Thursday, November 27, 2014
Inquirer Daily News

Confused about Haverford Township taxes? Other voters are too

Last week at the Haverford Township candidates’ forum, a rumor escaped its mill and made it to the floor: “In these tough economic times, there is a rumor of a 10 percent tax hike,” moderator Marita Green read from an index card submitted by the audience. “What would you do to cut waste within the budget?”

Confused about Haverford Township taxes? Other voters are too

Last week at the Haverford Township candidates’ forum, a rumor escaped its mill and made it to the floor: “In these tough economic times, there is a rumor of a 10 percent tax hike,” moderator Marita Green read from an index card submitted by the audience. “What would you do to cut waste within the budget?”

The answers to the actual question included encouraging recycling and business development, but the first half of the statement, that there could be a 10 percent tax hike, is a rumor seemingly rooted in misunderstandings.

Board of Commissioners President Bill Wechsler, who is running for reelection for the Ninth Ward, told Neighbors some residents confuse township taxes with school district taxes, which rose by 6.32 percent this past year after an annual increase.

“Most constituents don’t realize that when taxes go up, it’s not always the township,” Wechsler said, adding that he's not aware of any 10 percent hike.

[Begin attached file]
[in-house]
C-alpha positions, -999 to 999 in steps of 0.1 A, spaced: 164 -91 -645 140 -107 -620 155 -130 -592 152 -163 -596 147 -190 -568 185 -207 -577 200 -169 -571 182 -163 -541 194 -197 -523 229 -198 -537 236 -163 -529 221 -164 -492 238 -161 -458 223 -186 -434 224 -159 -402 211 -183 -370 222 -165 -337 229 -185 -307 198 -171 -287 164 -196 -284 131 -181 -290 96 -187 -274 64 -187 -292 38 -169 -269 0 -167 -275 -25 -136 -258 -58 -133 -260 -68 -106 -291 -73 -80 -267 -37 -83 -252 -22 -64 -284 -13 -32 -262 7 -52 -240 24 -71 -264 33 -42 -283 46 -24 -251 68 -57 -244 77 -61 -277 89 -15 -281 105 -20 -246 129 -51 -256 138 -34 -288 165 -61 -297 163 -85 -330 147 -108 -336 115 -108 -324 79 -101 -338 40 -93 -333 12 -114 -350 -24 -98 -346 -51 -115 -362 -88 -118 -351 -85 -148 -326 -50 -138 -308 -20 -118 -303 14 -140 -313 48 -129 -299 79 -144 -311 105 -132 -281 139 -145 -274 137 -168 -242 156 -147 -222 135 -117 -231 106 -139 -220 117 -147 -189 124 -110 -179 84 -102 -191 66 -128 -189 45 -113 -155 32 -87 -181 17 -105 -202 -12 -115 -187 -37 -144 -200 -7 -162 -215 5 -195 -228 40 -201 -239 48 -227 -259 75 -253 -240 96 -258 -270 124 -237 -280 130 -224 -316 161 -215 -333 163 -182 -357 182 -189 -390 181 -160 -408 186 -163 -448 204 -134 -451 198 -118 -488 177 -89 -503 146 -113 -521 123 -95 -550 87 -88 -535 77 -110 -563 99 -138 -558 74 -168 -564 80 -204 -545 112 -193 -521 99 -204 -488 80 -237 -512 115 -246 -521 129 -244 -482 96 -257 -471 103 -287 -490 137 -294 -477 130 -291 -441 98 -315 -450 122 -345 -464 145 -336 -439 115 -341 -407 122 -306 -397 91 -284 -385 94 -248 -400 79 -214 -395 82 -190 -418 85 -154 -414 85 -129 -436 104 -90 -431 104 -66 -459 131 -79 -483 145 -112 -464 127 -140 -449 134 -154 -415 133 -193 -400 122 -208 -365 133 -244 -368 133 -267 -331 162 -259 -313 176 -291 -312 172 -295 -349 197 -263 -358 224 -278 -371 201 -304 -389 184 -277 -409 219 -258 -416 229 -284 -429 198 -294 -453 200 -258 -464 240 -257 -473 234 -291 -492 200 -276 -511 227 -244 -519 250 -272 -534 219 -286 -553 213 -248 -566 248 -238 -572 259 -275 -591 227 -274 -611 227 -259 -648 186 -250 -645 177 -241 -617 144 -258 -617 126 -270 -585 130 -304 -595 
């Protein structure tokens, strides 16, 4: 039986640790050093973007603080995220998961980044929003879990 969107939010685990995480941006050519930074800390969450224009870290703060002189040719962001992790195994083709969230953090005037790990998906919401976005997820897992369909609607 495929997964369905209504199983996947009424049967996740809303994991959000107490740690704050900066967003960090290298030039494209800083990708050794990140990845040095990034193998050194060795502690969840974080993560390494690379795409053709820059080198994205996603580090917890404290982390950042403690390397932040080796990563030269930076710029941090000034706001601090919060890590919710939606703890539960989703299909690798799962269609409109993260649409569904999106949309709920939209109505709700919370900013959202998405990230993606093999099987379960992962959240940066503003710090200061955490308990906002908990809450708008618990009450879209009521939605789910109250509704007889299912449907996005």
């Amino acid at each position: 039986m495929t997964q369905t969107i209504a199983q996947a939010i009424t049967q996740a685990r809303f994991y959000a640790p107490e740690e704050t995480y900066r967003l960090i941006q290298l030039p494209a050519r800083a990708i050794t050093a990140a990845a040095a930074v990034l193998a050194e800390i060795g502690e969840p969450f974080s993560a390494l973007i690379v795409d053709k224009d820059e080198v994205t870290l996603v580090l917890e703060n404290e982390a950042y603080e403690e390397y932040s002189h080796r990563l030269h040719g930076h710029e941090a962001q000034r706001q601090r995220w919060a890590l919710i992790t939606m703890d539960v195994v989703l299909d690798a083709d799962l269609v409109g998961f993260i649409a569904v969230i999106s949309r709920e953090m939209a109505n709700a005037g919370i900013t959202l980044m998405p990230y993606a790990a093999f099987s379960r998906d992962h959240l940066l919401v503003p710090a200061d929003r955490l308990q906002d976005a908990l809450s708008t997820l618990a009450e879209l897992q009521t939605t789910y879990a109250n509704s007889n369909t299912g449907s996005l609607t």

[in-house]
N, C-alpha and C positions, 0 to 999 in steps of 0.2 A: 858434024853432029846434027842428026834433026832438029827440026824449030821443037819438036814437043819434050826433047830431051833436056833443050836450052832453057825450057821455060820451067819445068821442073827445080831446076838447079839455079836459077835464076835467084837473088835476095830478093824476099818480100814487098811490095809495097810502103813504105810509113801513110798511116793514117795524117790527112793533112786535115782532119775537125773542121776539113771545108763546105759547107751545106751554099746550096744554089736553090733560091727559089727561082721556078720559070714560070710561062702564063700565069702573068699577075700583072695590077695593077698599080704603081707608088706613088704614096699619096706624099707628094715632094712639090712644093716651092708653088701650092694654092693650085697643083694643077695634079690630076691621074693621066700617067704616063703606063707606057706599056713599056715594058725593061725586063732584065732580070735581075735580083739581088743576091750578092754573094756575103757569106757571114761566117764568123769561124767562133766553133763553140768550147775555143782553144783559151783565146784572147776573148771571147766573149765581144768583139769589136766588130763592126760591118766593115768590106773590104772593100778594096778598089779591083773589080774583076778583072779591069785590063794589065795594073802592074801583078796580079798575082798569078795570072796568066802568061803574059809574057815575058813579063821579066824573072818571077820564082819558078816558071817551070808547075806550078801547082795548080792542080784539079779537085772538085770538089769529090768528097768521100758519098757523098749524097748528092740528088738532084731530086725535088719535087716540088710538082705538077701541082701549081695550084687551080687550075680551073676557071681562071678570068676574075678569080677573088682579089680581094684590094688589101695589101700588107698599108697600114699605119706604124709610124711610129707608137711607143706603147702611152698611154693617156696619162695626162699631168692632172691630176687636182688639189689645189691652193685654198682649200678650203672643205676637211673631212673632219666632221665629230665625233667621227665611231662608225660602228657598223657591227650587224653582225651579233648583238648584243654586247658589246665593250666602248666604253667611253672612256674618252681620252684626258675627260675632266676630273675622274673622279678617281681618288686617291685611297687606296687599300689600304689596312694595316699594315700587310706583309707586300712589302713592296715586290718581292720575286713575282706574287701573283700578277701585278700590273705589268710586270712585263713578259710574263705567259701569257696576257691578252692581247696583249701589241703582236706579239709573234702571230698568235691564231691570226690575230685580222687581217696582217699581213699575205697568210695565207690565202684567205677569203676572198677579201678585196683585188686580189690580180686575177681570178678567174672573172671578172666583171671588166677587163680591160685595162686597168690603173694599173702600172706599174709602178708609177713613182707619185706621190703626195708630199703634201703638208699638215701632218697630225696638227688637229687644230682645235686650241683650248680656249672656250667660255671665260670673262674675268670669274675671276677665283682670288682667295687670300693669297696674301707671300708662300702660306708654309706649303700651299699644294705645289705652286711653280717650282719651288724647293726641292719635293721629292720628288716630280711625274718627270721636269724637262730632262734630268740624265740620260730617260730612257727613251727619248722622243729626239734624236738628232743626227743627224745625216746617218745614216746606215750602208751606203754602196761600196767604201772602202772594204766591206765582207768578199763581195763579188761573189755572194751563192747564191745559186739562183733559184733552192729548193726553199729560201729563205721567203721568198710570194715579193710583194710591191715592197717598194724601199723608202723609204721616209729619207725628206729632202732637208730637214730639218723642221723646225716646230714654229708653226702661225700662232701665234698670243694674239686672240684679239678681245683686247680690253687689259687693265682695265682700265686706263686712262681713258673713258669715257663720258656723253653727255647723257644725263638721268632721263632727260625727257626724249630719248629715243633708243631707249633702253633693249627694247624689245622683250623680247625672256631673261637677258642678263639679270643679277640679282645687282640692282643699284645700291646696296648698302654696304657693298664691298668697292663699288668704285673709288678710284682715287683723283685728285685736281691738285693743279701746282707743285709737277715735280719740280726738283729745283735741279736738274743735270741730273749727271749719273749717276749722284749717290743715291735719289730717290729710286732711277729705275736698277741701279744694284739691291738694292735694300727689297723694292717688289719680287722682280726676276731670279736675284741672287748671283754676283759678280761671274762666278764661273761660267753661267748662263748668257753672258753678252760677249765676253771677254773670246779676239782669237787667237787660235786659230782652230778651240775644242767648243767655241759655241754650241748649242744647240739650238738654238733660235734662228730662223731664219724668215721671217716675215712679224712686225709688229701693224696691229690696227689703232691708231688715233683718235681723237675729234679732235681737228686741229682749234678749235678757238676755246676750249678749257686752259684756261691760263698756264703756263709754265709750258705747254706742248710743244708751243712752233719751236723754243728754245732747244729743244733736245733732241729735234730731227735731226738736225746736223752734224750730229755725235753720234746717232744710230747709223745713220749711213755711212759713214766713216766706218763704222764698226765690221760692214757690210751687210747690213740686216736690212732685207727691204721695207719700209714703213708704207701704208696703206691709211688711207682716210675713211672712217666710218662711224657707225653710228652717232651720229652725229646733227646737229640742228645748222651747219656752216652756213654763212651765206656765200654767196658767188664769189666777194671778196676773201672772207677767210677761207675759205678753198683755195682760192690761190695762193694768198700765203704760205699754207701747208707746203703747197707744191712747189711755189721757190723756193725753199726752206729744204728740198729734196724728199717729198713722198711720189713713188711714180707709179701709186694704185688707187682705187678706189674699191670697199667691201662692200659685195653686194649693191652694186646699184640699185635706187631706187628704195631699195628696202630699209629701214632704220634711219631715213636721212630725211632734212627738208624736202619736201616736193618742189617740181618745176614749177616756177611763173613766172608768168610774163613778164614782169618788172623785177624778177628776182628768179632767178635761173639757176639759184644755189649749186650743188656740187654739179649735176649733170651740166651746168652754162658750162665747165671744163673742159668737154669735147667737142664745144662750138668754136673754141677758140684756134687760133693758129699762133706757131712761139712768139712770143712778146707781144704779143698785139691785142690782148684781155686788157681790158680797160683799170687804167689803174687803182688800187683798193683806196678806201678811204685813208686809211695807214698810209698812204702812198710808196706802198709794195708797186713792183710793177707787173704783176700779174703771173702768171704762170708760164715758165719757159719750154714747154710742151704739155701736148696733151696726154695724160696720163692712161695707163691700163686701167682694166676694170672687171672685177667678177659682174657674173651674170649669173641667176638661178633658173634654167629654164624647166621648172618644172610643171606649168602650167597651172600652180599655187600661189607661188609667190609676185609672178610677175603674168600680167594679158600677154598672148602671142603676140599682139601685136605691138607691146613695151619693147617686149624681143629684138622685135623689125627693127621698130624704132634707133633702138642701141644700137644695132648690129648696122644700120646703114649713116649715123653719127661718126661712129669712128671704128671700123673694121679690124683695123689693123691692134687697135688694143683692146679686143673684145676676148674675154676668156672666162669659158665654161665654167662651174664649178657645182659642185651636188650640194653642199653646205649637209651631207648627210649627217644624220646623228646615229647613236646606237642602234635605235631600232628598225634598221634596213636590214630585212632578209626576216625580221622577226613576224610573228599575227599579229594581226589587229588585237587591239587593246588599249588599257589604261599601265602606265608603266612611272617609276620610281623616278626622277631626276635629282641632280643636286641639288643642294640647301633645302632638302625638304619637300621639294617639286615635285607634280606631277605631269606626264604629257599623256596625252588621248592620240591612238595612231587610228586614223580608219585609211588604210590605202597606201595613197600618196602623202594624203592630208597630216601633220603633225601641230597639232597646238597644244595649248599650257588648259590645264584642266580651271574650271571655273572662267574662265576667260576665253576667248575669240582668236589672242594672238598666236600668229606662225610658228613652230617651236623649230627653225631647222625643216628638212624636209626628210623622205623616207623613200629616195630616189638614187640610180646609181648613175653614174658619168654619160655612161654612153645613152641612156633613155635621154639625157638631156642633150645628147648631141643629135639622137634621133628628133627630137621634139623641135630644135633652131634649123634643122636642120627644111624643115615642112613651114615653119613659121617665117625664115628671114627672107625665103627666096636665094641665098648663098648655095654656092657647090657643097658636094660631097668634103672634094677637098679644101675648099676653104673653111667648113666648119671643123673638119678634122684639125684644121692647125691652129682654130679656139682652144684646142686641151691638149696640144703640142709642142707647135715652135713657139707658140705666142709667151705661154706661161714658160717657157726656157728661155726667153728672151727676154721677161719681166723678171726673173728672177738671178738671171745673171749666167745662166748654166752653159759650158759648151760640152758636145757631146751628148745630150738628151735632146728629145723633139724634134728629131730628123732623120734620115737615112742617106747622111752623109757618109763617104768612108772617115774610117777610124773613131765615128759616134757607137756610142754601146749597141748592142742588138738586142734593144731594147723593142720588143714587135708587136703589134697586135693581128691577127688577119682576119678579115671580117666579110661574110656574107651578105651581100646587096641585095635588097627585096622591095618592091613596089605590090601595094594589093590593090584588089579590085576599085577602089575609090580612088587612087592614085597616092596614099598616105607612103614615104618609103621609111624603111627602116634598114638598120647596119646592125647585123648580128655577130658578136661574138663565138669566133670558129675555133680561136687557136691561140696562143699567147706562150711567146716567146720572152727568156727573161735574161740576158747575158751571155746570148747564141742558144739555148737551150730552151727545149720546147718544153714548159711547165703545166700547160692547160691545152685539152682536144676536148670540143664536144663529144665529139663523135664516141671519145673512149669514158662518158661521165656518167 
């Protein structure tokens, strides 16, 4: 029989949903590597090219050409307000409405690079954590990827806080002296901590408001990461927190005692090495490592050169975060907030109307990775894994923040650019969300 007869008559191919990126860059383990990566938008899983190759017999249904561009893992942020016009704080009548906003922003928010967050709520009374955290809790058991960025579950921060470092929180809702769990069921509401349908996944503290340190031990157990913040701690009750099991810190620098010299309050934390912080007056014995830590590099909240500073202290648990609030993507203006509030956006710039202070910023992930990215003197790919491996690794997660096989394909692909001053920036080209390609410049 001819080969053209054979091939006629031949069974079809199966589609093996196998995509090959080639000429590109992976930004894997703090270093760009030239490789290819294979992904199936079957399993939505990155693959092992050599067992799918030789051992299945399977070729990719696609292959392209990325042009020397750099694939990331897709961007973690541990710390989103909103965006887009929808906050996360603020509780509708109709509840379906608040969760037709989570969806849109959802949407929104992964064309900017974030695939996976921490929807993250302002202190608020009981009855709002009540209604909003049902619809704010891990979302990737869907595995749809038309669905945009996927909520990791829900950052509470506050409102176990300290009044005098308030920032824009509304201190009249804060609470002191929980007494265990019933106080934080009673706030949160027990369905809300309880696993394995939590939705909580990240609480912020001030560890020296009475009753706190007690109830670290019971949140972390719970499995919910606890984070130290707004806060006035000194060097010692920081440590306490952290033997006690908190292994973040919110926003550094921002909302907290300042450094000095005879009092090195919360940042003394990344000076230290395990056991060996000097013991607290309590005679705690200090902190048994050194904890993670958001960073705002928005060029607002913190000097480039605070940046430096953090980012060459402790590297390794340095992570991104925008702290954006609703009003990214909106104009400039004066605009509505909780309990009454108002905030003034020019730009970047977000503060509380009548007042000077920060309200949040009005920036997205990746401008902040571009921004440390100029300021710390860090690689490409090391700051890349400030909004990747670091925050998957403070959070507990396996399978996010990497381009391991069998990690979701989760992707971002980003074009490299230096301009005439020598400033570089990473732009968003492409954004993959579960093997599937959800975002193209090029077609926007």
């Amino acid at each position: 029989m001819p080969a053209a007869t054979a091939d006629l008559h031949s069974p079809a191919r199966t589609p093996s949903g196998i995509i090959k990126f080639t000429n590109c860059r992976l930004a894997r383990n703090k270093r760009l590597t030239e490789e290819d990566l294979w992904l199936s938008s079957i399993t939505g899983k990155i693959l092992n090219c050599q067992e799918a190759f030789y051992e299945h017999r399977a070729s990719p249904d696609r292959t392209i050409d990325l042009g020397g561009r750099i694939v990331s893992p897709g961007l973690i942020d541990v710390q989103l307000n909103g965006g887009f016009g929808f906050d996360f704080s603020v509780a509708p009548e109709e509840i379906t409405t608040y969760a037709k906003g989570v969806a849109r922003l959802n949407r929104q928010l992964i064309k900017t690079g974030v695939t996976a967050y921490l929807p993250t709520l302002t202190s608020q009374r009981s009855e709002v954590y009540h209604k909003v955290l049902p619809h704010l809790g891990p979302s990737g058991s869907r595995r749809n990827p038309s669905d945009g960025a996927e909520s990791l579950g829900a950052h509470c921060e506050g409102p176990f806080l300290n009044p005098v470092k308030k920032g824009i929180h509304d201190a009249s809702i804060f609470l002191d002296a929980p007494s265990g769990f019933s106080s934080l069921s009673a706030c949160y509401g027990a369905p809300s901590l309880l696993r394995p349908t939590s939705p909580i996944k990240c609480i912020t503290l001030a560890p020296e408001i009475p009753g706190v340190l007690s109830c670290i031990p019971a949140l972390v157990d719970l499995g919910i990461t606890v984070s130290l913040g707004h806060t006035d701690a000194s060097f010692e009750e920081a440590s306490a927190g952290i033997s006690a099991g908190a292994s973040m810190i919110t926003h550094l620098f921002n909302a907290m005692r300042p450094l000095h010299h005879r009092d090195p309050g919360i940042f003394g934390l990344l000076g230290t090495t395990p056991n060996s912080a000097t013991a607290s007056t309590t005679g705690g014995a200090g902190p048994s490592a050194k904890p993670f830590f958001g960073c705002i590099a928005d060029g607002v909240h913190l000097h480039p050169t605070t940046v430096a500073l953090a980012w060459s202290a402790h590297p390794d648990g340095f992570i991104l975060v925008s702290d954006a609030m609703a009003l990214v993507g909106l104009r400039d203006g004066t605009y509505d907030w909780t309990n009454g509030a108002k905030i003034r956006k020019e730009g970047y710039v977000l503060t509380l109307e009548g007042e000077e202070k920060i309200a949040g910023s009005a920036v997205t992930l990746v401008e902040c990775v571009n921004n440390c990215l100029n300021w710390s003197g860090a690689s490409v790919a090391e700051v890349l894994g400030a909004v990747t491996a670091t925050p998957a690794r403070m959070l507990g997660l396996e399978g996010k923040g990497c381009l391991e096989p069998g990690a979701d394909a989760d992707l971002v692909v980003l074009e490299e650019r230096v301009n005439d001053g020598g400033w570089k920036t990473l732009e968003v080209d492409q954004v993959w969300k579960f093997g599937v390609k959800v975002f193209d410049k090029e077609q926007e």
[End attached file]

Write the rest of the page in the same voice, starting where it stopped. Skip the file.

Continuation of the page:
Haverford Township property taxes, like a majority of municipalities, consist of three parts: Township taxes, the School District of Haverford Township taxes and Delaware County taxes. There is not a wage tax in the township. The rates for 2011 are as follows:

  • Haverford Township’s tax rate is 6.359 percent.
  • The School District of Haverford Township's tax rate is 26.0209 percent.
  • Delaware County’s tax rate is 5.18.

Jane Hall, the Republican candidate for Ward Three, addressed the differences in her response.

“Municipal tax is approximately 17 percent of your tax bill,” she said. “Your school tax is approximately 70 percent. I think that’s important to keep that in perspective when thinking about taxes from the township.”

“After the forum, one of my wife’s closest friends said, ‘I didn’t realize township taxes hadn’t raised,’” Wechsler said, adding, “and this is a relatively smart and informed woman.”

Still confused? Comment below or email us at neighborsmainline@gmail.com. We’ll contact the right people to answer your questions.

About this blog
Josh Fernandez is a 2011 graduate of Temple University where he studied journalism and gender studies. He was a writer and editor for The Temple News, and has interned at Philadelphia City Paper and the Philadelphia Daily News. Josh lived in Aston, Pa. in Delaware County before moving to University City in Philadelphia.

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